§197 Cohors I Augusta Canathenorum et Trachonitarum equitata

Cohors I Augusta Canathenorum et Trachonitarum equitata

(0197) Text: […] mil(ites) et equ[i]tes | coh(ortis) I Aug(ustae) | Canathen(orum) | e(t) T(r)acho(n)it(arum) | fece[runt].

Translation: […] footsoldiers and cavalry of cohors I Augusta Canathenorum et Trachnonitarum made this. (Trans. Christopher B. Zeichmann)

Commentary: This unit is later attested in Pannonia (ILS 2.4349=CIL 3.3668; c. 200-205 CE) as cohors quingenaria Canathenorum et Trachonitarum. Canatha was part of the Decapolis and Trachonitus (formerly) a region in Batanaea.

Provenience: Motha, Arabia (Imtan, Syria) 106-132 CE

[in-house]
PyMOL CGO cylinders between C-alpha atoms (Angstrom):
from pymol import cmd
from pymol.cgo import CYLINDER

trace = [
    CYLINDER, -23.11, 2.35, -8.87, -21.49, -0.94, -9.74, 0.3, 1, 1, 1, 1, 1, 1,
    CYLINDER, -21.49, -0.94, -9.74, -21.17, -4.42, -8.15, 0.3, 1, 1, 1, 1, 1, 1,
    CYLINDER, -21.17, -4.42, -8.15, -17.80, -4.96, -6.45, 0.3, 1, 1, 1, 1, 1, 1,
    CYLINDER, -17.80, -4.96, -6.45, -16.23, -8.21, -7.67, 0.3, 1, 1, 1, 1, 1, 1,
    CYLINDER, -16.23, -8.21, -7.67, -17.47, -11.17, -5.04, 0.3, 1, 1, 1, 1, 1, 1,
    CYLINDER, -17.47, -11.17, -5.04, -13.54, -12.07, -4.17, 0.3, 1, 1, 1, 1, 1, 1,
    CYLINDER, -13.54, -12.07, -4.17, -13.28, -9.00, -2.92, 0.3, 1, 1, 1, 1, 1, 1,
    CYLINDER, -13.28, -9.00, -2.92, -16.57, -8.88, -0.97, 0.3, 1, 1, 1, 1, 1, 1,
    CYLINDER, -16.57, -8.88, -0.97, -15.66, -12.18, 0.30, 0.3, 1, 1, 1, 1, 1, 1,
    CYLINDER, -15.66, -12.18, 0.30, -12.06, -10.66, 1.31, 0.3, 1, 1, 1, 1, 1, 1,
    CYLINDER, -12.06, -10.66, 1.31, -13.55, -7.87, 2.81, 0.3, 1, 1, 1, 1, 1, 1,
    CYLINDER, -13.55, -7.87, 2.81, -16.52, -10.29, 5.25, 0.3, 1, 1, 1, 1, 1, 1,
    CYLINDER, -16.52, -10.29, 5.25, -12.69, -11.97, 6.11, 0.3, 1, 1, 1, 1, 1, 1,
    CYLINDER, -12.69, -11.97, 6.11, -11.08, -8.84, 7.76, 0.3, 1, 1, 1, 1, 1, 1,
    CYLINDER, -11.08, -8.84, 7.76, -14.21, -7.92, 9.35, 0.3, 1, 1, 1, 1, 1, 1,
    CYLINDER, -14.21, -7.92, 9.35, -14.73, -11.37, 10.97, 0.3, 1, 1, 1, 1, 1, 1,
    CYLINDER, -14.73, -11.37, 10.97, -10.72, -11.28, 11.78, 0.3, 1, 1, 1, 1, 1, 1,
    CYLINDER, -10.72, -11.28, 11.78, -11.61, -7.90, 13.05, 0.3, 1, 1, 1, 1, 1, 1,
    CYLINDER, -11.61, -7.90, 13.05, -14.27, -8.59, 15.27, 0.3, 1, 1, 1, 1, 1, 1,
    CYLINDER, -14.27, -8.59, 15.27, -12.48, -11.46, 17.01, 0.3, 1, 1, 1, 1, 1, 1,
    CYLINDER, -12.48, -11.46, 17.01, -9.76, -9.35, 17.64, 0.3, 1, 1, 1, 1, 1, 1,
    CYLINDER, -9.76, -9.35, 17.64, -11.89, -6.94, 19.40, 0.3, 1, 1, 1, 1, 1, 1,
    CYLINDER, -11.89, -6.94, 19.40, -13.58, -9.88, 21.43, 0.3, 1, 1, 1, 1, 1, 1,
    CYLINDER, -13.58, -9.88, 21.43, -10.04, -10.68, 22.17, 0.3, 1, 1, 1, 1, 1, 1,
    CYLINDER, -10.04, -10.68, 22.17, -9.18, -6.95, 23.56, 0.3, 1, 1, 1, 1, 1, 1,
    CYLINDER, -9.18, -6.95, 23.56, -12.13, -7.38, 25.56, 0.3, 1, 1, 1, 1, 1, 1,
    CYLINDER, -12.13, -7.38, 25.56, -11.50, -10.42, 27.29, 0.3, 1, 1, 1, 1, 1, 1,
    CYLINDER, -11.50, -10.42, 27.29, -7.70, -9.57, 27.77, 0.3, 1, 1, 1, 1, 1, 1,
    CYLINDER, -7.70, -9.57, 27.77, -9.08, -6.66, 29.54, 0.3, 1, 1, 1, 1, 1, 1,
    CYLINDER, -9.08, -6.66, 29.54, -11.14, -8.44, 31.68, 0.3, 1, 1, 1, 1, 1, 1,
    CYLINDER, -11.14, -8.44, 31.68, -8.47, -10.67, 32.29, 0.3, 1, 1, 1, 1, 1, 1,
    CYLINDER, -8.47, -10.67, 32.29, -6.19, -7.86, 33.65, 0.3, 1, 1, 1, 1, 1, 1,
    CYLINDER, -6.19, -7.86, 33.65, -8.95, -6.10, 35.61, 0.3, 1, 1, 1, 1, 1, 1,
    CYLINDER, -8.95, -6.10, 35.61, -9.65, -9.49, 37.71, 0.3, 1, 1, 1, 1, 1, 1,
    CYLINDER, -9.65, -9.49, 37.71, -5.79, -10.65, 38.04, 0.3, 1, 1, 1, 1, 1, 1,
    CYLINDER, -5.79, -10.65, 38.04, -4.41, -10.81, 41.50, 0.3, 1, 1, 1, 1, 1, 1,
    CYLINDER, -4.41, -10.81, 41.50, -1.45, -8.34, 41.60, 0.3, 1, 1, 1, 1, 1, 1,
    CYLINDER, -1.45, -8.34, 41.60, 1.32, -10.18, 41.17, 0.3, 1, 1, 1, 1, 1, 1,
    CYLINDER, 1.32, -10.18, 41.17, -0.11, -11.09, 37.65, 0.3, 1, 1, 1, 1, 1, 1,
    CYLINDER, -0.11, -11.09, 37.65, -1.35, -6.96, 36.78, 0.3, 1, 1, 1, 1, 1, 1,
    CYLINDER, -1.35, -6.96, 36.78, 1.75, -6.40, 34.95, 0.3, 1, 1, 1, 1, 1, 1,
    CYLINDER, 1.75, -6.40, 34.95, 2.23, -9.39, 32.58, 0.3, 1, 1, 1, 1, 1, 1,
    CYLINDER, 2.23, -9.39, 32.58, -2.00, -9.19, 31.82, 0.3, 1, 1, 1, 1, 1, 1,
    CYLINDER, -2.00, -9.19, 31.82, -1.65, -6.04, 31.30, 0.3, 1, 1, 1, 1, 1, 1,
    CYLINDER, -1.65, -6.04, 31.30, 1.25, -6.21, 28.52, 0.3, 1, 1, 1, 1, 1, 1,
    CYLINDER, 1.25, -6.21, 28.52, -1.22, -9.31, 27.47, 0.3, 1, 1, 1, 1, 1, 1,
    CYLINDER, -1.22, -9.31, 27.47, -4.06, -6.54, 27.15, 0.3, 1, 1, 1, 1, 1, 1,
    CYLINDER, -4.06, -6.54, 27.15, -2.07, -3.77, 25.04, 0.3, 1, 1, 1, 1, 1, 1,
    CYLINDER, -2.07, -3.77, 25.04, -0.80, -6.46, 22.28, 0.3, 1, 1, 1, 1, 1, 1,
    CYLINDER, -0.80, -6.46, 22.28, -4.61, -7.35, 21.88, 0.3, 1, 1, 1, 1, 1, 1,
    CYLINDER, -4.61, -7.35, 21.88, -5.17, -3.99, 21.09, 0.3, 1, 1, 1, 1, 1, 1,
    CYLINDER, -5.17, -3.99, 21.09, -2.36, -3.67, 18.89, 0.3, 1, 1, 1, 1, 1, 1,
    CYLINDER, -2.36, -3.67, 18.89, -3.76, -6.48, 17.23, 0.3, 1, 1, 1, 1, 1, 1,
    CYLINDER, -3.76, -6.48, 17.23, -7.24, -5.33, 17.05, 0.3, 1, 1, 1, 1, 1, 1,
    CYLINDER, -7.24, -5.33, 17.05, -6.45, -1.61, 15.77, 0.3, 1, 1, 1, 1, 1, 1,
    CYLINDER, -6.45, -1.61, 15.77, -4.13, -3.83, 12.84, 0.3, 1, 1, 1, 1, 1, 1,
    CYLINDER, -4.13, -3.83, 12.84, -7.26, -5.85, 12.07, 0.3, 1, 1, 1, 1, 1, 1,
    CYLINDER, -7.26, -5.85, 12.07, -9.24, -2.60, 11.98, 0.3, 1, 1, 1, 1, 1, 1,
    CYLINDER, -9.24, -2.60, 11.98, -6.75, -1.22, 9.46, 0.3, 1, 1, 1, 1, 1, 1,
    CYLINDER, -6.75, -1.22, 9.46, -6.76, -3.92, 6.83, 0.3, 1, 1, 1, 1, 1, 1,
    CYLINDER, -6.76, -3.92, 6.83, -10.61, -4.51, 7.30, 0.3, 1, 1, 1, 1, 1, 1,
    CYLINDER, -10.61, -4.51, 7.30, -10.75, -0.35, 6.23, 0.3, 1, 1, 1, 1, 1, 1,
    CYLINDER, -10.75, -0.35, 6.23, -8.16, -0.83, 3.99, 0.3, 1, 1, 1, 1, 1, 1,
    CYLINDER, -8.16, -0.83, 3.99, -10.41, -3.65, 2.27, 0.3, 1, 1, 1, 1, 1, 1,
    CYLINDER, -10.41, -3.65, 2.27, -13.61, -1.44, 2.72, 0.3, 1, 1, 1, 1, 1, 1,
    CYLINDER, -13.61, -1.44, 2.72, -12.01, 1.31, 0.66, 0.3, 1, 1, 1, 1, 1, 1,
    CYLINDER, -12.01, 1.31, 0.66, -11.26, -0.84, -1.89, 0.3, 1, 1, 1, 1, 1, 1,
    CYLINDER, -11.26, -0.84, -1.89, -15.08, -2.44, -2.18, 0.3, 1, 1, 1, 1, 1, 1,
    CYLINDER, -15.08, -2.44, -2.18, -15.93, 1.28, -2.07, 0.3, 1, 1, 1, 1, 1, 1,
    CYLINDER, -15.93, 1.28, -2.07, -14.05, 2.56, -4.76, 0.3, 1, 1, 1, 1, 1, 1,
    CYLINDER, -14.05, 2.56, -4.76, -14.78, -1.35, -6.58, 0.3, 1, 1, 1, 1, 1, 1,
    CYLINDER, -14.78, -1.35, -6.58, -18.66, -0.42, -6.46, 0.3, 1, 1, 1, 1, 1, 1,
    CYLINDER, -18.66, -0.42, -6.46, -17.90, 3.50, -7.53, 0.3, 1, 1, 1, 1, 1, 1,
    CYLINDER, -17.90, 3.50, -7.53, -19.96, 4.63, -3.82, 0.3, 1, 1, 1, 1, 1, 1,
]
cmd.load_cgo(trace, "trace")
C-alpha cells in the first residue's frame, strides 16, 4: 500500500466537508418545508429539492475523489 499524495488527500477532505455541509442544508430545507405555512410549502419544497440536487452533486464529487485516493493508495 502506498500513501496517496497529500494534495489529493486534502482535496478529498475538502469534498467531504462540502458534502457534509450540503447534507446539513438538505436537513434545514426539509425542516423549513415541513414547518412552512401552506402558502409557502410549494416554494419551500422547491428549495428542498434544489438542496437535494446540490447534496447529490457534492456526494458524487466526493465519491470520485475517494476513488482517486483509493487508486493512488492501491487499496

Bibliography: CIL 3.14379; Michael P. Speidel, “The Roman Army in Arabia,” ANRW II.8: 709; John Spaul, Cohors2: The Evidence for and a Short History of the Auxiliary Infantry Units of the Imperial Roman Army, BARIS 841 (Oxford: Archaeopress, 2000), 427; David L. Kennedy, The Roman Army in Jordan, 1st ed. (London: Council for British Research in the Levant, 2000), 207; Ovidiu Țentea, Ex Oriente ad Danubium: The Syrian Units on the Danube Frontier of the Roman Empire, National History Museum of Romania: The Centre for Roman Military Studies 6, 2nd ed. (Bucharest: Mega, 2012), 39-40; Barnabás Lőrincz, Die römischen Hilfstruppen in Pannonien während der Prinzipatszeit. Teil I: Die Inscrhiften, Wiener Archäologische Studien 3 (Vienna: Forschungsgesellschaft Wiener Stadtarchäologie, 2001), 33; Christopher B. Zeichmann, “Herodian Kings and Their Soldiers in the Acts of the Apostles: A Response to Craig Keener,” Journal of Greco-Roman Christianity and Judaism 11 (2015): 178-190; Annie Sartre-Fauriat, “Mothana-Imtan: Un Village de Garnison en Arabie” Syria 93 (2016): 69-70.